Loving my children after losing my child

While, of course, I loved my children before Abi died, that love has changed quite dramatically since.

I gave birth to Abi, back in 2000, and it wasn’t long before my second child was on her way. She arrived when Abi was 22 months old. Back then, I worked 4 days a week and my husband and I had been married just three years. We’d just about settled into our first home together when we had to move to a larger house. I’d only been in my new job about three months. There was a lot going on. On top of that, I suffered what I later realised was Post-traumatic Stress Disorder (PTSD) following my second child’s birth. It was fast, furious and unbelievably painful, and a stress to both me and my child that still has repercussions today.

Life felt hard. It’s fair to say, I can’t remember much of the early years with the two girls and I’m thankful for the photos we took, as it reminds me that it was – in the main – a good time in our lives.

But back then our lives were like many other people’s – more about getting stuff done, getting us to places, sorting things out, stressing about work. There wasn’t much time to water the roses let alone stop and smell them! We complained about all the ‘normal’ problems of parenting that I see countless people complaining about online today. At times, I’m sure it felt like my children were sent to ruin me, not bring me joy!

After a few years had passed and life seemed more settled, and me recovered, we had another child, this time a son. His home birth was much more positive and calm. I finally felt in control and confident in what I was doing. Life was good again, and we were more able to see the wood for the trees and appreciate each other. We made some really good memories. But it still had its challenges, challenges that almost tipped us over the edge, challenges that – today – mean nothing…

When Abi died, in 2013, I seemed to remember every time I lost my rag with her, or ignored her or didn’t go to an assembly because I was working… I regretted a lot. Yet I also began to remember the things I thought I’d forgotten. Memories of the little girl came back to me, they were always there, just squashed by the trials of life.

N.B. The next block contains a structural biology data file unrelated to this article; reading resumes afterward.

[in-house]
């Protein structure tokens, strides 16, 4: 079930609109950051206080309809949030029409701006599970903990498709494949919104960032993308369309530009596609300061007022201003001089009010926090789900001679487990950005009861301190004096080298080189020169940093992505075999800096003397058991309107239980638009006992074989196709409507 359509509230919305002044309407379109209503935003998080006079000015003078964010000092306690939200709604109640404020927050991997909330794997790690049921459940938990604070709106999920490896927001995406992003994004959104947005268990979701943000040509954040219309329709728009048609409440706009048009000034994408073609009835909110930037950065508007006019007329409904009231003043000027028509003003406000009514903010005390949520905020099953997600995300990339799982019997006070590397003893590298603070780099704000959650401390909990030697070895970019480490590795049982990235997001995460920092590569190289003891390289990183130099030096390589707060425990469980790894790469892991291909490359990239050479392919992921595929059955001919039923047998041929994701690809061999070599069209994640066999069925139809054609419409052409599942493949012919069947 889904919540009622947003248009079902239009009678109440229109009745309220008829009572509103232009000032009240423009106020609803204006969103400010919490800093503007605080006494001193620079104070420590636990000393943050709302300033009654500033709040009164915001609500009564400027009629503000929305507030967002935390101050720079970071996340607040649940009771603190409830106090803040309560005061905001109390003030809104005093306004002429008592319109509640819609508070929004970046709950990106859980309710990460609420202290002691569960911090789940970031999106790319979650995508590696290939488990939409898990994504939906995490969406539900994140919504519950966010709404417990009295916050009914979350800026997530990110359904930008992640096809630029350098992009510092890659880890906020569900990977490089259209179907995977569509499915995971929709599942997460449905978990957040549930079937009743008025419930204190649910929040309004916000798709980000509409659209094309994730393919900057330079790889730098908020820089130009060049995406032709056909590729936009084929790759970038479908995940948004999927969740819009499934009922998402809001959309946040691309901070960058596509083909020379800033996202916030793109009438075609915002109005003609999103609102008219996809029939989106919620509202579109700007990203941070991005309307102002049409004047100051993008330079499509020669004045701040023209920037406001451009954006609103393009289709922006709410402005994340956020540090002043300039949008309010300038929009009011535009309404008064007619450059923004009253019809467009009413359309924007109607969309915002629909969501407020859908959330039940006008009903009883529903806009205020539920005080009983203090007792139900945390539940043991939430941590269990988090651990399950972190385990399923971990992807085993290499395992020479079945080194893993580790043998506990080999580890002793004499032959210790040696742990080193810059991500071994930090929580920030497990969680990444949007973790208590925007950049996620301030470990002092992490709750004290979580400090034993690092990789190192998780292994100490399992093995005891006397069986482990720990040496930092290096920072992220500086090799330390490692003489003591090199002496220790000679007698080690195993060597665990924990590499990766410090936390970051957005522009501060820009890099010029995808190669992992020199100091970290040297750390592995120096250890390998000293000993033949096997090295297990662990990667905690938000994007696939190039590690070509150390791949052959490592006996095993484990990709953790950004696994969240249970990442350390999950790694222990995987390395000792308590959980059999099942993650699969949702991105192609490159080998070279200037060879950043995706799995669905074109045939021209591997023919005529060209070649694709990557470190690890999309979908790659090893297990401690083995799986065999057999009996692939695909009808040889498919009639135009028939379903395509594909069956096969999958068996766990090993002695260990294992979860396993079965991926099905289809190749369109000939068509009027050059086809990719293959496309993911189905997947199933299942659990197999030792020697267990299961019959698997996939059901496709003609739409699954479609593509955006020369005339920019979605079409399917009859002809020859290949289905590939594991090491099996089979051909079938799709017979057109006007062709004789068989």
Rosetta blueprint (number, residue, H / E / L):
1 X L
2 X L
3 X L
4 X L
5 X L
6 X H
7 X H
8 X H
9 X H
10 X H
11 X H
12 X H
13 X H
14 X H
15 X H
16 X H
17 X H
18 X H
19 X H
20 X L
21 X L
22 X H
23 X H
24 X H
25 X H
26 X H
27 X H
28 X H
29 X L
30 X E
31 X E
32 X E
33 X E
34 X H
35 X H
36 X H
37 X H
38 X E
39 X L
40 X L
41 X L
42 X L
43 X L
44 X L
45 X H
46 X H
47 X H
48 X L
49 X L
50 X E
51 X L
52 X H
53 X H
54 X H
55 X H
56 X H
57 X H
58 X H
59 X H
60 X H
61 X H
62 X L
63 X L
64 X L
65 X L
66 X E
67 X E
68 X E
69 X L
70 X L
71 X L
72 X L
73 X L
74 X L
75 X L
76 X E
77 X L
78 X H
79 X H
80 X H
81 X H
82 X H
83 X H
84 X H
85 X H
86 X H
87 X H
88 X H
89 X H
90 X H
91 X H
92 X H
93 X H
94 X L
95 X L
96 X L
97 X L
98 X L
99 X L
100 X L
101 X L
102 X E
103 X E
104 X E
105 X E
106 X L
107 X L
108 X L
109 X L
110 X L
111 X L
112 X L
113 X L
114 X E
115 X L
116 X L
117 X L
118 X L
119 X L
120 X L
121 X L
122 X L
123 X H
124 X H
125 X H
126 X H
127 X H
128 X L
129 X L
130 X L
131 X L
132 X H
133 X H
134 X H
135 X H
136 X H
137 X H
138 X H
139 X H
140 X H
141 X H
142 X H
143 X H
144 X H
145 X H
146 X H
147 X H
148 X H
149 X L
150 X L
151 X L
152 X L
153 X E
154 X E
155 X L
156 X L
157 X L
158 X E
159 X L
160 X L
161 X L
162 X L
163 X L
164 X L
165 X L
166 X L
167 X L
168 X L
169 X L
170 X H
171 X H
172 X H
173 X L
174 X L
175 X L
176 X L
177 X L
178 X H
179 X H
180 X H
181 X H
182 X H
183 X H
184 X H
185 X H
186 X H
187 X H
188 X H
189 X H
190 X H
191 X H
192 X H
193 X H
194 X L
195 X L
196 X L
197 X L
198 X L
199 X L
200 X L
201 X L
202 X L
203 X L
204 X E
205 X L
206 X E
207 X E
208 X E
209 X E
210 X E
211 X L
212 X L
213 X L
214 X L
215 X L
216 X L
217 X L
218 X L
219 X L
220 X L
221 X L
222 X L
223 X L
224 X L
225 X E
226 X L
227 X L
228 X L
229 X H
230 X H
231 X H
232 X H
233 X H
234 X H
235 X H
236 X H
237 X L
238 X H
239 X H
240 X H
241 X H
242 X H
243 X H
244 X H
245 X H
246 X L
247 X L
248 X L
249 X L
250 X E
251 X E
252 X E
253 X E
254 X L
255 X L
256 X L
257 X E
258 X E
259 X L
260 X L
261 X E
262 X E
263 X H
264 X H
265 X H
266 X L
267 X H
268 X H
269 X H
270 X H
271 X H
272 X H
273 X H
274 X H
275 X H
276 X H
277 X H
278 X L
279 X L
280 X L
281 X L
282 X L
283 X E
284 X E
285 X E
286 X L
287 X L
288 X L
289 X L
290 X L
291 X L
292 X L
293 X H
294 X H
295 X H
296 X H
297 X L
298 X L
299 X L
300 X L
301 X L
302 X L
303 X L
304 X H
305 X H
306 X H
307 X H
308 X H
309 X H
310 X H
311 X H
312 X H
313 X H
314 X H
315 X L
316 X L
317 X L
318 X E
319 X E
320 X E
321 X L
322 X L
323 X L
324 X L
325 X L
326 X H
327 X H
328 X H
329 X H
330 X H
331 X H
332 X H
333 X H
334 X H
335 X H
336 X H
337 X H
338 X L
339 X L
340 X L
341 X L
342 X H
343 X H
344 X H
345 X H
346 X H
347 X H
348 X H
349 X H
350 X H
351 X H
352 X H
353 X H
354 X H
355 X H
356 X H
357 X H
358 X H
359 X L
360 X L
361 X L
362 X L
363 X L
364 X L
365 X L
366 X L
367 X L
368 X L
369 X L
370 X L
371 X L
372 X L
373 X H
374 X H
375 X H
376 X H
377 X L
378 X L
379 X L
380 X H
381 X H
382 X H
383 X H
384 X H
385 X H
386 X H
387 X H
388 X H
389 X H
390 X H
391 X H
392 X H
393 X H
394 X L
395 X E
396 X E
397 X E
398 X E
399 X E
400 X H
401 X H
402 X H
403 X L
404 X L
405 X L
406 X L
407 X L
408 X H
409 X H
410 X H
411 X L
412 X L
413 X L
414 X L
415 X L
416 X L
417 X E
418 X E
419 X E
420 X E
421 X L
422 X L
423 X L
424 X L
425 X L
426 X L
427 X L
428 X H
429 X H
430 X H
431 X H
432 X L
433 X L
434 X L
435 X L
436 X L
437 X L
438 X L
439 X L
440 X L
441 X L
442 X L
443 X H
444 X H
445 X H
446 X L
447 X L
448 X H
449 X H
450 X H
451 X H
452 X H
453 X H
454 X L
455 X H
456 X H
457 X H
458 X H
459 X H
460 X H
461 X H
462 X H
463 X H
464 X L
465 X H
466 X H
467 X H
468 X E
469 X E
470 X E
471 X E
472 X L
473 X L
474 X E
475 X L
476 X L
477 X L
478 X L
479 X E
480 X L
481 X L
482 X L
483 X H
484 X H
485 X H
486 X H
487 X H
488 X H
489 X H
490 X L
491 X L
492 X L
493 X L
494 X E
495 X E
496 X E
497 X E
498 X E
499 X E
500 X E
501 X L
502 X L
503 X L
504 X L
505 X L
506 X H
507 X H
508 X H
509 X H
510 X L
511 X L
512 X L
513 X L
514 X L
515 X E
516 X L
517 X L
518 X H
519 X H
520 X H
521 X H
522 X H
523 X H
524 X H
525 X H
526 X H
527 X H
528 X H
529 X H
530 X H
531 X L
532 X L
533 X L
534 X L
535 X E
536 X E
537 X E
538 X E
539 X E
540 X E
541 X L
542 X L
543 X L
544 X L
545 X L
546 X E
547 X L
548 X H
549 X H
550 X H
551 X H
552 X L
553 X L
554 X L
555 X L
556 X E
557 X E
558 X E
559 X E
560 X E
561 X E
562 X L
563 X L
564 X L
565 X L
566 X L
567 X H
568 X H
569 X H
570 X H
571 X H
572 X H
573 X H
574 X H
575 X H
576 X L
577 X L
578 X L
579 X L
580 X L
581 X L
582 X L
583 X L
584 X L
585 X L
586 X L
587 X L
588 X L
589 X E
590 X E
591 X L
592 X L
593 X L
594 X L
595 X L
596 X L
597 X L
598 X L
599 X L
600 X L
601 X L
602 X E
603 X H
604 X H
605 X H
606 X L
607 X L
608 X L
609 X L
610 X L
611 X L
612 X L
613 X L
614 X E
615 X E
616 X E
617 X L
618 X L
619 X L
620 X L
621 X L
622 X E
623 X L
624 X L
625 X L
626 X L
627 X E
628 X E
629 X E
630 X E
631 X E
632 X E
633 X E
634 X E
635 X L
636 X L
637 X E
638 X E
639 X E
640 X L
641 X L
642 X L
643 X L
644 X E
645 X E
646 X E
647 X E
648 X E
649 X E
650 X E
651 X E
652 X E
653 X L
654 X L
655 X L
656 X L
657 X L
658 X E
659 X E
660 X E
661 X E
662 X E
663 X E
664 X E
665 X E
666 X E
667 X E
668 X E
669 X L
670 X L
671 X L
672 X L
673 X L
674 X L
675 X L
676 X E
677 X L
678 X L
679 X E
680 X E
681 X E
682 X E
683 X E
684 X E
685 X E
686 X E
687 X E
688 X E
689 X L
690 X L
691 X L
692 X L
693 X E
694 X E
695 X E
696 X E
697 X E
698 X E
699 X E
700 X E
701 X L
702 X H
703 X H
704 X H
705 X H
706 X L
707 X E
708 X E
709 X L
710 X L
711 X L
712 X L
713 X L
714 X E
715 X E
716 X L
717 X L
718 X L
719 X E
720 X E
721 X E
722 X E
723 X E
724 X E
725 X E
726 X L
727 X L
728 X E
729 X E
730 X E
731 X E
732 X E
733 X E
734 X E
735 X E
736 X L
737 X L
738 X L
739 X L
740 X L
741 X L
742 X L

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A (grieving) mother’s little helper – will antidepressants numb the pain?

I’ve been sitting here staring at the packet for half an hour.

Antidepressants.

These little pills, I know, are offering me the chance to numb my mind for a while from the anxiety and depression that’s taken hold of me. I’ve resisted them for so long that it feels strange to finally be here. As I said in this post, I can’t help feel like I’m failing.

I wonder if I’m really depressed enough to take them. After all, I’m generally okay. I’m not walking the streets in my pyjamas. I don’t feel a black cloud above me all the time. I’m still functioning as I always do, albeit with my mood swinging on a pendulum. I can be switched on one day, enough to write posts like this, but the next I can only stare at the screen blankly, my mind a fog.

But is this enough to start these tablets? I’ve spent over two years avoiding using them. I know this is a last resort for me.

I’ve been here before you see.

Do I really want to go here, again?

The answer is no. I don’t want to go here again, but I feel I must. Continue reading “A (grieving) mother’s little helper – will antidepressants numb the pain?”

Hypnobirthing… mind over matter

I used hypnobirthing when I had my third child (due to PTSD following the second birth), in order to get through labour with my sanity in tact. I needed to regain control as I was terrified of the whole process. So, it was a home birth as a location and hypnobirthing as pain relief. I must say, due to the practice I put in, it worked very well indeed and was a positive experience. I recovered quickly and bonded immediately with my baby.

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Four months on… what is grief anyway?

[This blog was taken from notes I’d written whilst sat with Abi at the cemetery around 10th June 2013.]

Four months on, is that right? Have I grieved? Have I even started…?

What is the point of all that crying if at the end I still feel such deep and painful sorrow? Crying usually releases a tension, helps me feel better. But these tears are different; they flow easily enough but the emotion changes from despair and hurt, to sadness and depression. I suppose, if I didn’t feel able to cry, rant, write or talk then I’d be in a very bad place by now. So, to grieve must be to let my emotions surface as I mourn my darling child, but it feels like that is all it is. There seems to be no benefit, no end to it. Yet, even still, I can see that recently I have been able to laugh sometimes, though not as sincerely as before; I can converse, can think, can function apparently normally.

Continue reading “Four months on… what is grief anyway?”